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United States - Government the Executive Branch
The executive branch: powers of the presidency
The chief magistrate derives all his authority from the people..."
— Abraham Lincoln, First Inaugural Address, 1861At a time when all the major European states had hereditary monarchs, the idea of a president with a limited term of office was itself revolutionary. But the Constitution adopted in 1787 vested executive power in a president, and that remains the case today. The Constitution also provides for the election of a vice president, who succeeds to the presidency in case of the death, resignation, or incapacitation of the president. While the Constitution spells out in some detail the duties and powers of the president, it does not delegate any specific executive powers to the vice president, to the 14-member presidential cabinet (made up of the heads of the federal departments), or to other federal officials.
Creation of a powerful, unitary presidency was the source of some contention in the Constitutional Convention. Several states had experience with executive councils made up of several members, a system that had been followed with considerable success by the Swiss for some years. Delegate Benjamin Franklin urged that a similar system be adopted by the United States. Moreover, many delegates, still smarting under the excesses of executive power wielded by the British Crown, were wary of a powerful presidency. Nonetheless, advocates of a single president — who would operate under strict checks and balances — carried the day.
The Constitution requires the president to be a native-born American citizen at least 35 years of age. Candidates for the presidency are chosen by political parties several months before the presidential election, which is held every four years (in years divisible evenly by four) on the first Tuesday after the first Monday in November. The Twenty-second Amendment, ratified in 1951, limits the president to two terms of office.
The vice president serves concurrently with the president. In addition to holding the right of succession, the vice president is the presiding officer of the Senate. The Twenty-fifth Amendment, adopted in 1967, amplifies the process of presidential succession. It describes the specific conditions under which the vice president is empowered to take over the office of president if the president should become incapacitated. It also provides for resumption of the office by the president in the event of his recovery. In addition, the amendment enables the president to name a vice president, with congressional approval, when the second office is vacated.
The Constitution gives Congress the power to establish the order of succession after the vice president. At present, should both the president and vice president vacate their offices, the speaker of the House of Representatives would assume the presidency. Next comes the president pro tempore of the Senate (a senator elected by that body to preside in the absence of the vice president), and then cabinet officers in designated order.
The seat of government is Washington, D.C. (the District of Columbia), a federal enclave located between the states of Maryland and Virginia on the eastern seaboard. The White House, both residence and office of the president, is located there.
The method of electing the president is peculiar to the American system. Although the names of the candidates appear on the ballots, the people technically do not vote directly for the president (and vice president). Instead, the voters of each state select a slate of presidential "electors," equal to the number of senators and representatives that state has in Congress. The candidate with the highest number of votes in each state wins all the "electoral votes" of that state.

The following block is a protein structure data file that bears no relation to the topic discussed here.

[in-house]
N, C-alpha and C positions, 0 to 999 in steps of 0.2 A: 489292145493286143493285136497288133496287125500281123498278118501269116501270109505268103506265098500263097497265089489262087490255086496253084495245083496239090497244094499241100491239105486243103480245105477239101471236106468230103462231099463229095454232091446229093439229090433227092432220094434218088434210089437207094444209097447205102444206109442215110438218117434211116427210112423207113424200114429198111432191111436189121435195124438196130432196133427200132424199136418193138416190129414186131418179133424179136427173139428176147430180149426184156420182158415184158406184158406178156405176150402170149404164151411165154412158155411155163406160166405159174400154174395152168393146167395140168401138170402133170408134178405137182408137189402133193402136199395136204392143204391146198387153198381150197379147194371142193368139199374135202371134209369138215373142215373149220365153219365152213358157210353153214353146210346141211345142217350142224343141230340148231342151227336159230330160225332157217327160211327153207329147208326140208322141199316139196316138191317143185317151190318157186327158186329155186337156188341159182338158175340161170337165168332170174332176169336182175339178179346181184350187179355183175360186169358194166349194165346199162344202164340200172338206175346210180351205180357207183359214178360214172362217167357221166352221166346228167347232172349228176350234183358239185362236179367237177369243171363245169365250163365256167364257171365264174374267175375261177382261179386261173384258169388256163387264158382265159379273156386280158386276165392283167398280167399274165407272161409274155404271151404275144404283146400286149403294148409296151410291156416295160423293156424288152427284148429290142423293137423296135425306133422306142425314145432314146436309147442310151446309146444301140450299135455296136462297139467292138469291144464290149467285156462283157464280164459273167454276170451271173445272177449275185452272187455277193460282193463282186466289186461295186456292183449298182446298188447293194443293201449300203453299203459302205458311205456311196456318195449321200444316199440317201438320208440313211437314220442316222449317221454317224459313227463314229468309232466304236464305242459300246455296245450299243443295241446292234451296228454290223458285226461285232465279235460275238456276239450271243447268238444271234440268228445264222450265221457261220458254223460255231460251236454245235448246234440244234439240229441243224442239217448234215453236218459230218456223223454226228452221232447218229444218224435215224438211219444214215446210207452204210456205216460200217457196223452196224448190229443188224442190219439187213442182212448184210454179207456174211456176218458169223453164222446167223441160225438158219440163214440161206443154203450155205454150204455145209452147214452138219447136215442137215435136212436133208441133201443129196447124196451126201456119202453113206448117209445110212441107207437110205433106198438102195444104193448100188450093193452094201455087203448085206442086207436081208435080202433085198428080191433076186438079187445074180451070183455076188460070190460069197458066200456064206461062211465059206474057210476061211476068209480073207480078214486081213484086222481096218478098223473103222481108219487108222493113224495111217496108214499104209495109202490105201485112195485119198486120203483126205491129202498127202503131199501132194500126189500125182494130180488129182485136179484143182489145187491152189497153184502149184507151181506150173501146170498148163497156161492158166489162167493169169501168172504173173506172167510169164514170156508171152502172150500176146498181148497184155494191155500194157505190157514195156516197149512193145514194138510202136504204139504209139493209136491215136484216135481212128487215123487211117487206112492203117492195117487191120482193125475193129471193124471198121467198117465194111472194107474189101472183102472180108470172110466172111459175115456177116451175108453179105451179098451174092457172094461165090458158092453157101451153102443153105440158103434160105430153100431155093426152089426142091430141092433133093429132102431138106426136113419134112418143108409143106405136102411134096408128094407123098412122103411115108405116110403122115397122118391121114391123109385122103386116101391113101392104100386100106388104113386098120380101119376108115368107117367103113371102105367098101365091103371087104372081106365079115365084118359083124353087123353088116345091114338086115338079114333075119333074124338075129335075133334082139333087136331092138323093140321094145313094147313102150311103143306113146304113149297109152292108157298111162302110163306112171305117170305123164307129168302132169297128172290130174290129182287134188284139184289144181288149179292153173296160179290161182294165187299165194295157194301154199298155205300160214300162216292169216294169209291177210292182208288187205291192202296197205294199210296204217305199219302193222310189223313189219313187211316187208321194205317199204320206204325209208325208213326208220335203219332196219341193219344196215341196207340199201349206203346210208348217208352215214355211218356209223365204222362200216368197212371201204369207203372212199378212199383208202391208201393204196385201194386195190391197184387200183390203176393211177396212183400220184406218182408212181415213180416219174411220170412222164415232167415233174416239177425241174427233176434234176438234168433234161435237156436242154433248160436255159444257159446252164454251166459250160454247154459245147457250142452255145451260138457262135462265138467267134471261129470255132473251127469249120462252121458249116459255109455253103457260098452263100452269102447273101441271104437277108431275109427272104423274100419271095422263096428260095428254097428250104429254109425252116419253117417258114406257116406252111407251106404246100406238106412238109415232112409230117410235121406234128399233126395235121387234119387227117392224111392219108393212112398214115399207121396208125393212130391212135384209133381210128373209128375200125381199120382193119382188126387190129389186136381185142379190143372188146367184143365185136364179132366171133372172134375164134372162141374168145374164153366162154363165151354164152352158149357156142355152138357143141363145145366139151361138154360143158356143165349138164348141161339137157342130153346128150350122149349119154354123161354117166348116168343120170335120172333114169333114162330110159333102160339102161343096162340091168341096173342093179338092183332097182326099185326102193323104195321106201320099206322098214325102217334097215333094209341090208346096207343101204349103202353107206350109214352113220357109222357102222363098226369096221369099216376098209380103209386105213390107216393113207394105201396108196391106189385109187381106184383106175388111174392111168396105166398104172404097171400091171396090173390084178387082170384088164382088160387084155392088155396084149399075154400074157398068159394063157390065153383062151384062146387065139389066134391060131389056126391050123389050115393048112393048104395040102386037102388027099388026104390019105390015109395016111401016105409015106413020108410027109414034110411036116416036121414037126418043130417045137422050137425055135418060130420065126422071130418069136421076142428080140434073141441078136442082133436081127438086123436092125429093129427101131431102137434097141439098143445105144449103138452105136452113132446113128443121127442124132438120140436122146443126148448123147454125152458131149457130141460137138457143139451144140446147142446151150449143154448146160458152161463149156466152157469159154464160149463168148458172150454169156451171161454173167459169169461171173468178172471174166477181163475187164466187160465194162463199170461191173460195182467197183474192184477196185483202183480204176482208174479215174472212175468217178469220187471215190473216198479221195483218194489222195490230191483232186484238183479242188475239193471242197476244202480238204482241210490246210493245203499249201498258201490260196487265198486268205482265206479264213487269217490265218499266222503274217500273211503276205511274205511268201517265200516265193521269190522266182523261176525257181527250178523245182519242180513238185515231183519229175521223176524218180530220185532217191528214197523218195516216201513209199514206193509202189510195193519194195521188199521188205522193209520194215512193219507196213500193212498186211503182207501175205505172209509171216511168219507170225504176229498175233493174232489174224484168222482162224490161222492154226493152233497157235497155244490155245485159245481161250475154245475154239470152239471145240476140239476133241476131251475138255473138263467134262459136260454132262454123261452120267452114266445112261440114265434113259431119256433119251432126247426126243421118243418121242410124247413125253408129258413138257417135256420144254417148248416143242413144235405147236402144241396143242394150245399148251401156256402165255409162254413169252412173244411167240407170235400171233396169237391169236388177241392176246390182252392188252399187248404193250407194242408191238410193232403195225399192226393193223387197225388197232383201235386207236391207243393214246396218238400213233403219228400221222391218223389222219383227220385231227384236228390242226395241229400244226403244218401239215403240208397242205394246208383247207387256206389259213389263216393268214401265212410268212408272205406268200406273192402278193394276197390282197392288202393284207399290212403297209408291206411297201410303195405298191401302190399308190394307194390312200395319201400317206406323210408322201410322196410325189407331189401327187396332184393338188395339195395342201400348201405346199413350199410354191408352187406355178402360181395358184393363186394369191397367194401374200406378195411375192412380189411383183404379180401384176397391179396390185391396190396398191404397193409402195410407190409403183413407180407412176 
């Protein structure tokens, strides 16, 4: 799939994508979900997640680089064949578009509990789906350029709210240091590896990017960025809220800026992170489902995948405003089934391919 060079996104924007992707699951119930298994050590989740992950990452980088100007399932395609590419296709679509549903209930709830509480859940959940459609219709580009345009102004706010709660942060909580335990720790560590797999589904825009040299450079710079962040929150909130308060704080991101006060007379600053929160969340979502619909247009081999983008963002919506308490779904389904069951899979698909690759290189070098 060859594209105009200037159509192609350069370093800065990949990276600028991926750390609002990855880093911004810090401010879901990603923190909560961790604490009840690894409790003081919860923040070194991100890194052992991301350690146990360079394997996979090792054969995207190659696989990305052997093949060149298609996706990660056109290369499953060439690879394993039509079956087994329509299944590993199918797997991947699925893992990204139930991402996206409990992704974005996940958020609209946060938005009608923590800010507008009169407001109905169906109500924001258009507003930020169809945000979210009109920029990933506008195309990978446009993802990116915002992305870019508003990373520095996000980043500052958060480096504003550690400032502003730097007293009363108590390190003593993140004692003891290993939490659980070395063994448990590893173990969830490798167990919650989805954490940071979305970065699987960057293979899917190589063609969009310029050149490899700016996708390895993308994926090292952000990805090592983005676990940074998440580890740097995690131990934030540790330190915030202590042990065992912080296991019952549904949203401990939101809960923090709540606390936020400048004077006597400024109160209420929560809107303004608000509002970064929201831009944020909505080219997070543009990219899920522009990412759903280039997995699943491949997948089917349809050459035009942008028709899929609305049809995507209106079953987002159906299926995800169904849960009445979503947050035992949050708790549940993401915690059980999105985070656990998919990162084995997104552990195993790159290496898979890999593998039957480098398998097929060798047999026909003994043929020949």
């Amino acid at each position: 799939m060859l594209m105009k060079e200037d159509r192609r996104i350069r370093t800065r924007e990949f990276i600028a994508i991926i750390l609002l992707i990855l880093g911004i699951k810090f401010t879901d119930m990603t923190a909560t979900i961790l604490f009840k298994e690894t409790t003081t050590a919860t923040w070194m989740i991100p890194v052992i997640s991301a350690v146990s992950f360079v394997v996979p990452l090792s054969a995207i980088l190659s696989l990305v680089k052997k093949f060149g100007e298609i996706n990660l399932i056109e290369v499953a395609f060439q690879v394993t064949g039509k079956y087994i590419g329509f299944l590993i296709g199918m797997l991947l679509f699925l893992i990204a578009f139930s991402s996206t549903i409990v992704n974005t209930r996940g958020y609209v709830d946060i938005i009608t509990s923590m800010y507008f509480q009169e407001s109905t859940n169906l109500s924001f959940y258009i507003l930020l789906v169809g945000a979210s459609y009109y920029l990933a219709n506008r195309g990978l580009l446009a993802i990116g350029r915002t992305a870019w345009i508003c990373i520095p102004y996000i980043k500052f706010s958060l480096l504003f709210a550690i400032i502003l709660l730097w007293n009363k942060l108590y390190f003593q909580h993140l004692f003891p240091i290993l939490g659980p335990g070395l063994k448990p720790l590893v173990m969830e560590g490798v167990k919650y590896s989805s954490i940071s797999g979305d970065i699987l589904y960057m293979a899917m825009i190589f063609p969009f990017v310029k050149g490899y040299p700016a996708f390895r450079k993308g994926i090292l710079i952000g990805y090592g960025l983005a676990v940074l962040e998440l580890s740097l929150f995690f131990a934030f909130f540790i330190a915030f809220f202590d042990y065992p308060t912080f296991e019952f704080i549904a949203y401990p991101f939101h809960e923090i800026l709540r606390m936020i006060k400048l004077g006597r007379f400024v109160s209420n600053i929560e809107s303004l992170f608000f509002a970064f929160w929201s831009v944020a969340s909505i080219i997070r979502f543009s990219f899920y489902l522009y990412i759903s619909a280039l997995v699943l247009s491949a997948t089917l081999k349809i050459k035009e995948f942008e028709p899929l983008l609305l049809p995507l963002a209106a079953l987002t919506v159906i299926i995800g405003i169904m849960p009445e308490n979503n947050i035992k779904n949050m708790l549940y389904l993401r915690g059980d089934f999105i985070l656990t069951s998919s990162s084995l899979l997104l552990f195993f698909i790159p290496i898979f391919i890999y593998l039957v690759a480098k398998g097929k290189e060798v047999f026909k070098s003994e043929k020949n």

The electors of all 50 states and the District of Columbia — a total of 538 persons — make up what is known as the electoral college. Under the terms of the Constitution, the electoral college never meets as a body. Instead, the electors in each state gather in their state capital shortly after the election and cast their votes for the candidate with the largest number of popular votes in their state. To be successful, a candidate for the presidency must receive 270 electoral votes out of the possible 538. The Constitution stipulates that if no candidate has a majority, the decision shall be made by the House of Representatives, with all members from a state voting as a unit. In this event, each state and the District of Columbia would be allotted one vote only.
The presidential term of four years begins on January 20 (it was changed from March by the Twentieth Amendment, ratified in 1933) following a November election. The president starts his official duties with an inauguration ceremony, traditionally held on the steps of the U.S. Capitol, where Congress meets. The president publicly takes an oath of office, which is traditionally administered by the chief justice of the Supreme Court. The words are prescribed in Article II of the Constitution: "I do solemnly swear (or affirm) that I will faithfully execute the office of president of the United States, and will, to the best of my ability, preserve, protect, and defend the Constitution of the United States." The oath-taking ceremony is followed by an inaugural address in which the new president outlines the policies and plans of his administration.
The office of president of the United States is one of the most powerful in the world. The president, the Constitution says, must "take care that the laws be faithfully executed." To carry out this responsibility, he presides over the executive branch of the federal government — a vast organization numbering about 4 million people, including 1 million active-duty military personnel. In addition, the president has important legislative and judicial powers.
Within the executive branch itself, the president has broad powers to manage national affairs and the workings of the federal government. The president can issue rules, regulations, and instructions called executive orders, which have the binding force of law upon federal agencies but do not require congressional approval. As commander-in-chief of the armed forces of the United States, the president may also call into federal service the state units of the National Guard. In times of war or national emergency, the Congress may grant the president even broader powers to manage the national economy and protect the security of the United States.